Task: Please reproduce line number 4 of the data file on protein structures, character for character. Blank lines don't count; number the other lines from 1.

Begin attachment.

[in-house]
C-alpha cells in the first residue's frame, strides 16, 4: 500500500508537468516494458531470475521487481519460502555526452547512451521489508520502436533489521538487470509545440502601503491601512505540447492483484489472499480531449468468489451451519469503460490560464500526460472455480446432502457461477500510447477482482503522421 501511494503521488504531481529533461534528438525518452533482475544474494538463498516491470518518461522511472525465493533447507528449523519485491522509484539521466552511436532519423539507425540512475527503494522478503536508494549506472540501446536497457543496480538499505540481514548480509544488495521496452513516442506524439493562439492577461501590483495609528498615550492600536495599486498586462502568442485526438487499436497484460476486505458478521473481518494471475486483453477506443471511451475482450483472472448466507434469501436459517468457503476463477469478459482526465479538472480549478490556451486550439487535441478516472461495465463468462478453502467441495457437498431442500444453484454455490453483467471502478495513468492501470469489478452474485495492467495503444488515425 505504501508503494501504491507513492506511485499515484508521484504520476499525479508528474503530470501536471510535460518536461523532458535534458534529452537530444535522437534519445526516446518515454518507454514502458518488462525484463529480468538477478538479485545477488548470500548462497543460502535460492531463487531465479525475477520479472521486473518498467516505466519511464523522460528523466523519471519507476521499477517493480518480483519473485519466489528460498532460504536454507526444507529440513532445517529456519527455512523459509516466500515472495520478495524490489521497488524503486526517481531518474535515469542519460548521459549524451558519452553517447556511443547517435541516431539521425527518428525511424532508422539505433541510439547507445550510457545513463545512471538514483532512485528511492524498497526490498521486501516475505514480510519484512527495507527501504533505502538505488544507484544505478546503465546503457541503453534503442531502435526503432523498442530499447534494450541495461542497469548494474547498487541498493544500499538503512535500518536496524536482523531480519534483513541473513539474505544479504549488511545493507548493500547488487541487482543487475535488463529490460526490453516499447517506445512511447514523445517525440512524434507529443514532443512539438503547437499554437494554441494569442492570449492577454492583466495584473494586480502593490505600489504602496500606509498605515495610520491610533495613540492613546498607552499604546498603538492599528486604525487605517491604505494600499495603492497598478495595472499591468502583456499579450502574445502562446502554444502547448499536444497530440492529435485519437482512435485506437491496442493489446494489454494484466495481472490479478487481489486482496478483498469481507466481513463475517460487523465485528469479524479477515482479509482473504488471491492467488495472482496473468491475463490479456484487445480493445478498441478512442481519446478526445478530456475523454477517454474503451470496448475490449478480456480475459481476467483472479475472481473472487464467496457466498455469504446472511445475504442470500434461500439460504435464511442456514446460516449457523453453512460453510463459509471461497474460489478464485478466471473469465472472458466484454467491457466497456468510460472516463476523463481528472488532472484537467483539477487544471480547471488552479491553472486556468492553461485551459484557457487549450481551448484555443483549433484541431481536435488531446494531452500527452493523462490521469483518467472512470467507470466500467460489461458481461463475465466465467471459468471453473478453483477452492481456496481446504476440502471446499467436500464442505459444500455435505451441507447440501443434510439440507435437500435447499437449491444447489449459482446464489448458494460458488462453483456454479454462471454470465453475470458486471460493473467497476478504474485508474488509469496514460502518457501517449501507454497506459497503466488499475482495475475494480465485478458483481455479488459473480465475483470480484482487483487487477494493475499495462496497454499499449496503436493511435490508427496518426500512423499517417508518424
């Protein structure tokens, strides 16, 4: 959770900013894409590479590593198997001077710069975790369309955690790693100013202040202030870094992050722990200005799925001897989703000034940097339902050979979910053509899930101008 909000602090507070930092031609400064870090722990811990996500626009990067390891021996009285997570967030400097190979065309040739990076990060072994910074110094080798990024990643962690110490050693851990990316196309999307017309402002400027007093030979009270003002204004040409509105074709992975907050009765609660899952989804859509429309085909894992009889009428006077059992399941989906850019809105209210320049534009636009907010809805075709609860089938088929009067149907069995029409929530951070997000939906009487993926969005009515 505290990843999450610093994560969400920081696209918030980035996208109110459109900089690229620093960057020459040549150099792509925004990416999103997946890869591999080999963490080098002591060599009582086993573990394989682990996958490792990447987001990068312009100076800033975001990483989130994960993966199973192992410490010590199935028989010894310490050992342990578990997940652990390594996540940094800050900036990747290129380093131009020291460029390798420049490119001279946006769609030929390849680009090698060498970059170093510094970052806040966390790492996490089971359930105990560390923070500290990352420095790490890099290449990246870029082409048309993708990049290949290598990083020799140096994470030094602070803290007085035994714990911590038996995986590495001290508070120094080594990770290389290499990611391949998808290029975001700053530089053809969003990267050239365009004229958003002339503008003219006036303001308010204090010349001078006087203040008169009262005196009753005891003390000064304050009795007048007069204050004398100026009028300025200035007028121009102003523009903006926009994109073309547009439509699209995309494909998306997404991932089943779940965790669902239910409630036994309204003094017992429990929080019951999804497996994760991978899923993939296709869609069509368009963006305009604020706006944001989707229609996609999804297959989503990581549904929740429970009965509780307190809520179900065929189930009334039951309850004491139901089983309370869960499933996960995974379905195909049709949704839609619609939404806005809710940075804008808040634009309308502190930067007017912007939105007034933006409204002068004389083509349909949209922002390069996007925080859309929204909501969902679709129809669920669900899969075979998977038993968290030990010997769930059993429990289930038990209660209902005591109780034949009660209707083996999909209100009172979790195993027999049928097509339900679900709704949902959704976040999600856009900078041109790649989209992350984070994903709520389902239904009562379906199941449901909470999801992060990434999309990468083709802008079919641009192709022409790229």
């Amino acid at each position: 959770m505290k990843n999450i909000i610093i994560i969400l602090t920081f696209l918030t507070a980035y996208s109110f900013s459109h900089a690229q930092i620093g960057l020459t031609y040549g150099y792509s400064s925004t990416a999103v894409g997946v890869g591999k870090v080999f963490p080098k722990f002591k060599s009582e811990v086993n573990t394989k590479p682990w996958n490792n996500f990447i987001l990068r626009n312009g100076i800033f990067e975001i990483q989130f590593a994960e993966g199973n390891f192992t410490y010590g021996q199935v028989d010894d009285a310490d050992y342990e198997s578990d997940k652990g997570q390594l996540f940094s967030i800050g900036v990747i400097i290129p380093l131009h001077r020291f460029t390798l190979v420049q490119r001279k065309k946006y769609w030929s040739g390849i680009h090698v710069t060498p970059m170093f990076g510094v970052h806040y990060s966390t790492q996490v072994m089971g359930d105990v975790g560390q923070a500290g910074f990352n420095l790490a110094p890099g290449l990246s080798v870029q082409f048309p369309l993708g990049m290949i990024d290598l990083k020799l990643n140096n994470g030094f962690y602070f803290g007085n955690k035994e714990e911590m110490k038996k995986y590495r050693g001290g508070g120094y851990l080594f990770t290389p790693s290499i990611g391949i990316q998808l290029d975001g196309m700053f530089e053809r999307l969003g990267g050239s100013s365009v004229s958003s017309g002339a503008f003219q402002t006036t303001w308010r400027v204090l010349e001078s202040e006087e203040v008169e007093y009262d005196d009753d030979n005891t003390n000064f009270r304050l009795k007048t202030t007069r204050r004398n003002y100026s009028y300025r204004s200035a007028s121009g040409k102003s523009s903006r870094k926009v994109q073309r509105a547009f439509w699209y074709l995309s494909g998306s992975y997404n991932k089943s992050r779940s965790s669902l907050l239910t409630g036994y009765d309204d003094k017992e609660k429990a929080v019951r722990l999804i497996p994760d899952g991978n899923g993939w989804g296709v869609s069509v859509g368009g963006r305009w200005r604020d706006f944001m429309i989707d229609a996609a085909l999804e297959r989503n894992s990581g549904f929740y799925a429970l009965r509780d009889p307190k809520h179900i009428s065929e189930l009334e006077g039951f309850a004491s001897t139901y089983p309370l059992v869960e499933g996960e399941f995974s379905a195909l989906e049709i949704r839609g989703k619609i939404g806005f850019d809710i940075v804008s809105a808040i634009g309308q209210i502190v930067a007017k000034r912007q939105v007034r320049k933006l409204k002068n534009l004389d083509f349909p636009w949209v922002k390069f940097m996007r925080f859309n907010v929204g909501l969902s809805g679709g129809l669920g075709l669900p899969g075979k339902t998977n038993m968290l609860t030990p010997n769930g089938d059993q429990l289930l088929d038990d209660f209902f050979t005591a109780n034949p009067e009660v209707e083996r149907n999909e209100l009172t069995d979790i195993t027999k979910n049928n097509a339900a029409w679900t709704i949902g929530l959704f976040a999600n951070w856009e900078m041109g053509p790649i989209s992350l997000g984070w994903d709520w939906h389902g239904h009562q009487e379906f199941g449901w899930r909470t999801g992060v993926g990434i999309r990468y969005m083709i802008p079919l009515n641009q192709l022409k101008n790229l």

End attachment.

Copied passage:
């Amino acid at each position: 959770m505290k990843n999450i909000i610093i994560i969400l602090t920081f696209l918030t507070a980035y996208s109110f900013s459109h900089a690229q930092i620093g960057l020459t031609y040549g150099y792509s400064s925004t990416a999103v894409g997946v890869g591999k870090v080999f963490p080098k722990f002591k060599s009582e811990v086993n573990t394989k590479p682990w996958n490792n996500f990447i987001l990068r626009n312009g100076i800033f990067e975001i990483q989130f590593a994960e993966g199973n390891f192992t410490y010590g021996q199935v028989d010894d009285a310490d050992y342990e198997s578990d997940k652990g997570q390594l996540f940094s967030i800050g900036v990747i400097i290129p380093l131009h001077r020291f460029t390798l190979v420049q490119r001279k065309k946006y769609w030929s040739g390849i680009h090698v710069t060498p970059m170093f990076g510094v970052h806040y990060s966390t790492q996490v072994m089971g359930d105990v975790g560390q923070a500290g910074f990352n420095l790490a110094p890099g290449l990246s080798v870029q082409f048309p369309l993708g990049m290949i990024d290598l990083k020799l990643n140096n994470g030094f962690y602070f803290g007085n955690k035994e714990e911590m110490k038996k995986y590495r050693g001290g508070g120094y851990l080594f990770t290389p790693s290499i990611g391949i990316q998808l290029d975001g196309m700053f530089e053809r999307l969003g990267g050239s100013s365009v004229s958003s017309g002339a503008f003219q402002t006036t303001w308010r400027v204090l010349e001078s202040e006087e203040v008169e007093y009262d005196d009753d030979n005891t003390n000064f009270r304050l009795k007048t202030t007069r204050r004398n003002y100026s009028y300025r204004s200035a007028s121009g040409k102003s523009s903006r870094k926009v994109q073309r509105a547009f439509w699209y074709l995309s494909g998306s992975y997404n991932k089943s992050r779940s965790s669902l907050l239910t409630g036994y009765d309204d003094k017992e609660k429990a929080v019951r722990l999804i497996p994760d899952g991978n899923g993939w989804g296709v869609s069509v859509g368009g963006r305009w200005r604020d706006f944001m429309i989707d229609a996609a085909l999804e297959r989503n894992s990581g549904f929740y799925a429970l009965r509780d009889p307190k809520h179900i009428s065929e189930l009334e006077g039951f309850a004491s001897t139901y089983p309370l059992v869960e499933g996960e399941f995974s379905a195909l989906e049709i949704r839609g989703k619609i939404g806005f850019d809710i940075v804008s809105a808040i634009g309308q209210i502190v930067a007017k000034r912007q939105v007034r320049k933006l409204k002068n534009l004389d083509f349909p636009w949209v922002k390069f940097m996007r925080f859309n907010v929204g909501l969902s809805g679709g129809l669920g075709l669900p899969g075979k339902t998977n038993m968290l609860t030990p010997n769930g089938d059993q429990l289930l088929d038990d209660f209902f050979t005591a109780n034949p009067e009660v209707e083996r149907n999909e209100l009172t069995d979790i195993t027999k979910n049928n097509a339900a029409w679900t709704i949902g929530l959704f976040a999600n951070w856009e900078m041109g053509p790649i989209s992350l997000g984070w994903d709520w939906h389902g239904h009562q009487e379906f199941g449901w899930r909470t999801g992060v993926g990434i999309r990468y969005m083709i802008p079919l009515n641009q192709l022409k101008n790229l």